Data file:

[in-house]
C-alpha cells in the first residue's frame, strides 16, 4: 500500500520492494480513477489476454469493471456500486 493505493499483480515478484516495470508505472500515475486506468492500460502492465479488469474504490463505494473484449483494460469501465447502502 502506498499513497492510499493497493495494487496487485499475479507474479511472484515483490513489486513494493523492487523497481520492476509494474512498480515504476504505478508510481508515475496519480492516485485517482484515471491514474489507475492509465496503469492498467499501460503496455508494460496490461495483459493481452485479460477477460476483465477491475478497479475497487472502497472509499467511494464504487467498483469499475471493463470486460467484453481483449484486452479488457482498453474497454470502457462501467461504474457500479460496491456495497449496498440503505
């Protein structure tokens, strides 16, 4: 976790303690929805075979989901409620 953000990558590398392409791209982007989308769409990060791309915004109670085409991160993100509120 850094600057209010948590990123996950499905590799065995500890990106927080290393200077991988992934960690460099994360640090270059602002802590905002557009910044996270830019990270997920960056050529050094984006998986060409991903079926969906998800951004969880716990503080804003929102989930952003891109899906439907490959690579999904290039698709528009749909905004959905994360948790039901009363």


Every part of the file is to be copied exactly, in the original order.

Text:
[in-house]
C-alpha cells in the first residue's frame, strides 16, 4: 500500500520492494480513477489476454469493471456500486 493505493499483480515478484516495470508505472500515475486506468492500460502492465479488469474504490463505494473484449483494460469501465447502502 502506498499513497492510499493497493495494487496487485499475479507474479511472484515483490513489486513494493523492487523497481520492476509494474512498480515504476504505478508510481508515475496519480492516485485517482484515471491514474489507475492509465496503469492498467499501460503496455508494460496490461495483459493481452485479460477477460476483465477491475478497479475497487472502497472509499467511494464504487467498483469499475471493463470486460467484453481483449484486452479488457482498453474497454470502457462501467461504474457500479460496491456495497449496498440503505
């Protein structure tokens, strides 16, 4: 976790303690929805075979989901409620 953000990558590398392409791209982007989308769409990060791309915004109670085409991160993100509120 850094600057209010948590990123996950499905590799065995500890990106927080290393200077991988992934960690460099994360640090270059602002802590905002557009910044996270830019990270997920960056050529050094984006998986060409991903079926969906998800951004969880716990503080804003929102989930952003891109899906439907490959690579999904290039698709528009749909905004959905994360948790039901009363």